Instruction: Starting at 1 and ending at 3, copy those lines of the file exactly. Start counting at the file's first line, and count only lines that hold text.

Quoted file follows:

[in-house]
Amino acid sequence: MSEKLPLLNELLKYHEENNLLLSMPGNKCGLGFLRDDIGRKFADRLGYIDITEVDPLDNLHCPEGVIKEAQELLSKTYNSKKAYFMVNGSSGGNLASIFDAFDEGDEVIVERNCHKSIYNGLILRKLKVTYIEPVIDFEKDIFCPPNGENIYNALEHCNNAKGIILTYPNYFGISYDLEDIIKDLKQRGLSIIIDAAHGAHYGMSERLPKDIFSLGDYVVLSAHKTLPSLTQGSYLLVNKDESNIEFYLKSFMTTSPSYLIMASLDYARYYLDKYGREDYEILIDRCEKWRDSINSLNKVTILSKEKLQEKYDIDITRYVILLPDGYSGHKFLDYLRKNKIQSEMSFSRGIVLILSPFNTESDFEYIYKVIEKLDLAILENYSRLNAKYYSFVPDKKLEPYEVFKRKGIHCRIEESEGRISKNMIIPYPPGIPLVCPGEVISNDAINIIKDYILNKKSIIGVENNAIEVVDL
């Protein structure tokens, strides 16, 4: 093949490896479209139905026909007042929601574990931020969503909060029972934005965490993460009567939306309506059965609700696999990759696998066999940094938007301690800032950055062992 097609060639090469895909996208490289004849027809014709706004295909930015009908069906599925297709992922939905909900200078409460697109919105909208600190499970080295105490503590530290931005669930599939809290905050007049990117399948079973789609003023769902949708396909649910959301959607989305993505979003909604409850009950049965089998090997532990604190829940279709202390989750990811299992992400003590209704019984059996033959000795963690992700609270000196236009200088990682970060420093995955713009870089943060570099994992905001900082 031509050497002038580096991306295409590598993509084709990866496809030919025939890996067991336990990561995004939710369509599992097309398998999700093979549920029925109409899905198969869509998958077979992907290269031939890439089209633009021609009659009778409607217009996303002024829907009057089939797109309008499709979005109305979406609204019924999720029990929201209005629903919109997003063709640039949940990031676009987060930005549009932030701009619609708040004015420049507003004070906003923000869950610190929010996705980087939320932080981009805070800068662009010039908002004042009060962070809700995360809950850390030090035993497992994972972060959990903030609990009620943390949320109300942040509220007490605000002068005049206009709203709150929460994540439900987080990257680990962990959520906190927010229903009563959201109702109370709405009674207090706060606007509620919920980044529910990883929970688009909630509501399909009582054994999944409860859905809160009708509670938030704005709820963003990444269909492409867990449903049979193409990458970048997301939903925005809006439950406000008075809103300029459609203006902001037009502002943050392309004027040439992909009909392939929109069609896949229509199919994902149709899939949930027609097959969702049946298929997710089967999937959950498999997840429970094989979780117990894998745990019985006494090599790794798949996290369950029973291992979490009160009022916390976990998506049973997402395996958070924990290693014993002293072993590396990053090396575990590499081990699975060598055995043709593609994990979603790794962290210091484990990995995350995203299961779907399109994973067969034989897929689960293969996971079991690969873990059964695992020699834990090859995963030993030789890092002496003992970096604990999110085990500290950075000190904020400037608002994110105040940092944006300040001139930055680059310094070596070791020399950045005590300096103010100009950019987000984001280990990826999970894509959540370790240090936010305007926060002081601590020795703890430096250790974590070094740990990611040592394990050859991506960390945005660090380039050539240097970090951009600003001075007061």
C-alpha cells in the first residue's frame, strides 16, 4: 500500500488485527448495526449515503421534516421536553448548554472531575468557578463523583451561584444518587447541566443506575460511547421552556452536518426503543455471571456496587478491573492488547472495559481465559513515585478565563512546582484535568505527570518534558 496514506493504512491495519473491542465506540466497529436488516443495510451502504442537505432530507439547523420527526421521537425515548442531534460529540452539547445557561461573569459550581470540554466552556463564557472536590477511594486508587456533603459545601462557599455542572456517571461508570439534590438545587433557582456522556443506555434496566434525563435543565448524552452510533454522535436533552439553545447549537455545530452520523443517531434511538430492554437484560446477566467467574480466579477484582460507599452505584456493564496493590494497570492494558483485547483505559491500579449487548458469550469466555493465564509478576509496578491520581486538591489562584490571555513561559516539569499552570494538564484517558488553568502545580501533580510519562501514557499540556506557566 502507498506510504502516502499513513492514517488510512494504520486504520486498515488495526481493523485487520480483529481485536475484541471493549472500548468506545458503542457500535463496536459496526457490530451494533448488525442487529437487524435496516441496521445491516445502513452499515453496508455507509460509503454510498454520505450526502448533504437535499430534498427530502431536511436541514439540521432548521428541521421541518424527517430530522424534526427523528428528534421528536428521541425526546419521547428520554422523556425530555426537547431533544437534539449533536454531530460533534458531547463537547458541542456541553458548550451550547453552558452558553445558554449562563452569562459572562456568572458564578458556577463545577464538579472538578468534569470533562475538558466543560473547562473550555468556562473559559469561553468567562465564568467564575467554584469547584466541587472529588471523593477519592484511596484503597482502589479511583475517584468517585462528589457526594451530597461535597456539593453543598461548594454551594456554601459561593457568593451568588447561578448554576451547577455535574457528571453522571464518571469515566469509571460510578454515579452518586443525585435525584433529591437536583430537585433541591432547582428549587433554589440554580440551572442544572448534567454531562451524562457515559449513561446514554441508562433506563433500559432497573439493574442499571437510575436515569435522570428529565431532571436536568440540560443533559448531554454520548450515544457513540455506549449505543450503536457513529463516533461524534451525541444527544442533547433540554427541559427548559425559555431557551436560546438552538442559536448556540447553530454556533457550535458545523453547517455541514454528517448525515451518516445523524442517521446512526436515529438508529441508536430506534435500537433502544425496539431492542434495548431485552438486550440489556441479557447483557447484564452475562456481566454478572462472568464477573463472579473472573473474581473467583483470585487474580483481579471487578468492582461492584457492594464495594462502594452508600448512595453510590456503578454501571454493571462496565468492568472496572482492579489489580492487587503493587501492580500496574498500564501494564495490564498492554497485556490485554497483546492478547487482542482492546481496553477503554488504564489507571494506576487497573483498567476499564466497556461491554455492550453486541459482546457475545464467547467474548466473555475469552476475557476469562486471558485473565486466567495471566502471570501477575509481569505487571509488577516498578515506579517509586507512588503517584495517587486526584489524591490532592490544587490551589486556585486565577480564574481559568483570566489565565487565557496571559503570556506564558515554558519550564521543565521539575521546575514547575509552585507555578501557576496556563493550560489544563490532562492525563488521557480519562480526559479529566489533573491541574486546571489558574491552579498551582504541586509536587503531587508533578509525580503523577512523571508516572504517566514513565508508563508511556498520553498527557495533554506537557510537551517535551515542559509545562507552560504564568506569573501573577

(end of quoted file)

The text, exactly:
[in-house]
Amino acid sequence: MSEKLPLLNELLKYHEENNLLLSMPGNKCGLGFLRDDIGRKFADRLGYIDITEVDPLDNLHCPEGVIKEAQELLSKTYNSKKAYFMVNGSSGGNLASIFDAFDEGDEVIVERNCHKSIYNGLILRKLKVTYIEPVIDFEKDIFCPPNGENIYNALEHCNNAKGIILTYPNYFGISYDLEDIIKDLKQRGLSIIIDAAHGAHYGMSERLPKDIFSLGDYVVLSAHKTLPSLTQGSYLLVNKDESNIEFYLKSFMTTSPSYLIMASLDYARYYLDKYGREDYEILIDRCEKWRDSINSLNKVTILSKEKLQEKYDIDITRYVILLPDGYSGHKFLDYLRKNKIQSEMSFSRGIVLILSPFNTESDFEYIYKVIEKLDLAILENYSRLNAKYYSFVPDKKLEPYEVFKRKGIHCRIEESEGRISKNMIIPYPPGIPLVCPGEVISNDAINIIKDYILNKKSIIGVENNAIEVVDL
């Protein structure tokens, strides 16, 4: 093949490896479209139905026909007042929601574990931020969503909060029972934005965490993460009567939306309506059965609700696999990759696998066999940094938007301690800032950055062992 097609060639090469895909996208490289004849027809014709706004295909930015009908069906599925297709992922939905909900200078409460697109919105909208600190499970080295105490503590530290931005669930599939809290905050007049990117399948079973789609003023769902949708396909649910959301959607989305993505979003909604409850009950049965089998090997532990604190829940279709202390989750990811299992992400003590209704019984059996033959000795963690992700609270000196236009200088990682970060420093995955713009870089943060570099994992905001900082 031509050497002038580096991306295409590598993509084709990866496809030919025939890996067991336990990561995004939710369509599992097309398998999700093979549920029925109409899905198969869509998958077979992907290269031939890439089209633009021609009659009778409607217009996303002024829907009057089939797109309008499709979005109305979406609204019924999720029990929201209005629903919109997003063709640039949940990031676009987060930005549009932030701009619609708040004015420049507003004070906003923000869950610190929010996705980087939320932080981009805070800068662009010039908002004042009060962070809700995360809950850390030090035993497992994972972060959990903030609990009620943390949320109300942040509220007490605000002068005049206009709203709150929460994540439900987080990257680990962990959520906190927010229903009563959201109702109370709405009674207090706060606007509620919920980044529910990883929970688009909630509501399909009582054994999944409860859905809160009708509670938030704005709820963003990444269909492409867990449903049979193409990458970048997301939903925005809006439950406000008075809103300029459609203006902001037009502002943050392309004027040439992909009909392939929109069609896949229509199919994902149709899939949930027609097959969702049946298929997710089967999937959950498999997840429970094989979780117990894998745990019985006494090599790794798949996290369950029973291992979490009160009022916390976990998506049973997402395996958070924990290693014993002293072993590396990053090396575990590499081990699975060598055995043709593609994990979603790794962290210091484990990995995350995203299961779907399109994973067969034989897929689960293969996971079991690969873990059964695992020699834990090859995963030993030789890092002496003992970096604990999110085990500290950075000190904020400037608002994110105040940092944006300040001139930055680059310094070596070791020399950045005590300096103010100009950019987000984001280990990826999970894509959540370790240090936010305007926060002081601590020795703890430096250790974590070094740990990611040592394990050859991506960390945005660090380039050539240097970090951009600003001075007061």